When we create a hardline system of good versus bad, people inevitably die, often in large numbers, simply because their identity falls into the category of “bad” as defined by whoever is in charge at a given moment. The United States is not immune. In fact, we’re consistently battling against those who consider eliminating those they think are “bad” people. Let me give you some examples.
This past June, a Tennessee pastor publicly called for LGBT people to be killed.
Last November, the current administration authorized the use of force against immigrants as the President has consistently stopped short of advocating shooting immigrants.
When comedian Ellen DeGeneres sat next to George W. Bush as a Dallas Cowboys game last Sunday, some people objected because, “Tens of thousands of people are dead because his administration lied to the American public about the presence of weapons of mass destruction in Iraq, and then, based on that lie, launched a war that’s now in its 16th year.” In other words, he’s a “bad guy” and should, therefore, be shunned.
The argument here is not that people don’t do bad things. We all know such a statement is ridiculous. What matters, though, is whether we allow those actions to wholly define a person or an entire group.
Wait, I’m Feeling A Bit Uncomfortable
Let’s return to Ms. Nichols’ essay where she writes:
Stories about good guys and bad guys that are implicitly moral – in the sense that they invest an individual’s entire social identity in him not changing his mind about a moral issue – perversely end up discouraging any moral deliberation. Instead of anguishing over multidimensional characters in conflict – as we find in The Iliad, or the Mahabharata or Hamlet – such stories rigidly categorise people according to the values they symbolise, flattening all the deliberation and imagination of ethical action into a single thumbs up or thumbs down. Either a person is acceptable for Team Good, or he belongs to Team Evil.
Good guy/bad guy narratives might not possess any moral sophistication, but they do promote social stability, and they’re useful for getting people to sign up for armies and fight in wars with other nations. Their values feel like morality, and the association with folklore and mythology lends them a patina of legitimacy, but still, they don’t arise from a moral vision. They are rooted instead in a political vision, which is why they don’t help us deliberate, or think more deeply about the meanings of our actions. Like the original Grimm stories, they’re a political tool designed to bind nations together.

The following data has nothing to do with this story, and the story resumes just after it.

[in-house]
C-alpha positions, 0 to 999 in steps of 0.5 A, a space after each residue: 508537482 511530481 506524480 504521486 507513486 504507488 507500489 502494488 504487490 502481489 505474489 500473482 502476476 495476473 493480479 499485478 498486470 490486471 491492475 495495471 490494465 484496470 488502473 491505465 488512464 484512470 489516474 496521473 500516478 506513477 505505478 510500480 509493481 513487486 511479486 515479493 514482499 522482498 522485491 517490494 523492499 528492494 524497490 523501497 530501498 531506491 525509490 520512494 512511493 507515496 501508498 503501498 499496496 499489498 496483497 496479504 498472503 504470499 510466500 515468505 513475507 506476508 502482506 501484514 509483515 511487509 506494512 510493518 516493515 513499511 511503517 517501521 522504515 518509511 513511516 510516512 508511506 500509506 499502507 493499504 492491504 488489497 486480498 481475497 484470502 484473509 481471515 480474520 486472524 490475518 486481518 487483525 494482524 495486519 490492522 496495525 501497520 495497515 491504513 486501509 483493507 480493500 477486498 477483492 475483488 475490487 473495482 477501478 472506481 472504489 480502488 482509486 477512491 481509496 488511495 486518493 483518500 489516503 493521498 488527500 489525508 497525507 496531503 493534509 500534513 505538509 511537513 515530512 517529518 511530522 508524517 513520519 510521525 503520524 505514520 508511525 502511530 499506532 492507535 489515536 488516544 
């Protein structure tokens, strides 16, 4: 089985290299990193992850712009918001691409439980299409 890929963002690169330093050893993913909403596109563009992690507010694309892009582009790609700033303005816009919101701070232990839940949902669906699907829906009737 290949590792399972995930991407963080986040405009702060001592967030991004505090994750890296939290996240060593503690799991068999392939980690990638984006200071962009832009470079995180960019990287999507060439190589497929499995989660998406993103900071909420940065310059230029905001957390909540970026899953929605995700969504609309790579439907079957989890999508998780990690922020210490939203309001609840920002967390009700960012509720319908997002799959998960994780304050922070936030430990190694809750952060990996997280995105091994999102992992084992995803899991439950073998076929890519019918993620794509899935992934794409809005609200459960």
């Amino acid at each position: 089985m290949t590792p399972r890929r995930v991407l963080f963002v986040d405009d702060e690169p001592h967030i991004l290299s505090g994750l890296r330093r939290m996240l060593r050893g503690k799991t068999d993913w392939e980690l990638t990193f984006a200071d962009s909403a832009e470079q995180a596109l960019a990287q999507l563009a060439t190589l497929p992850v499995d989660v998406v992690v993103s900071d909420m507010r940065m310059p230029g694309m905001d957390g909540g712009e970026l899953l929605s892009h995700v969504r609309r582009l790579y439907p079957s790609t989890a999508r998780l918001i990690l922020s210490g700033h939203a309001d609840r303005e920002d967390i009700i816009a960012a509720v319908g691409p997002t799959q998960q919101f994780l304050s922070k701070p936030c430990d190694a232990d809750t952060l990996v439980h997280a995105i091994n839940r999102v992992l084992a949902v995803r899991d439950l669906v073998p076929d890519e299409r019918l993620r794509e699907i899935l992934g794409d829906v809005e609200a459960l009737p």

If Ms. Nichol’s assessment feels slightly uncomfortable it may be due to the fact that we’ve seen some of these Nationalistic methods utilized in public rhetoric. When a member of Congress is called a traitor, for example, because they dare to challenge the authoritative misdeeds of the President, that’s Nationalism rearing its ugly head. When the President removes troops from Northern Syria where they might protect Kurds against Turkey’s invasion because, “They didn’t help us in the second World War, they didn’t help us with Normandy for example,” that’s an example of historical ignorance presented through a Nationalist filter. When the President tells four members of Congress to “go back to the countries they came from,” he’s being unvarnished and unapologetic in his Nationalism.
In fact, the US President is proud of being a Nationalist, though one might argue that he doesn’t fully understand or comprehend what that means. He has stated on more than one occasion that people who agree with him should embrace the word and use it often. Such a declaration resonates with those who are deeply patriotic. However, it also resonates with white supremacists, anti-Semitism, and lingering segregationists because the philosophy supports the good guy/bad guy distinction necessary for racism to thrive.
The rub in this conversation is that if we allow ourselves to label Nationalists as the “bad guy,” we’re playing into the exact same methodology and entrenching the problematic philosophy even further. We cannot wholly discount an entire political party because of the actions of their leaders. That in no way means we excuse deplorable and illegal actions by the President, but neither do we deride our neighbors simply for being Republicans.
Solutions Aren’t Always Easy
To overcome the whole good guy/bad guy ideology one must alter how we assess people both individually and as groups. The late Dr. Martin Luther King Jr. was on the right track when he talked about judging people not by the color of their skin by rather “the content of their character.” Perhaps we should “drill down” on his concept and include some of these alliterative qualities:
- The frequency of their forgiveness
- The measure of their mercy
- The appropriateness of their attitude
- The genuineness of their generosity
- The honesty of their helpfulness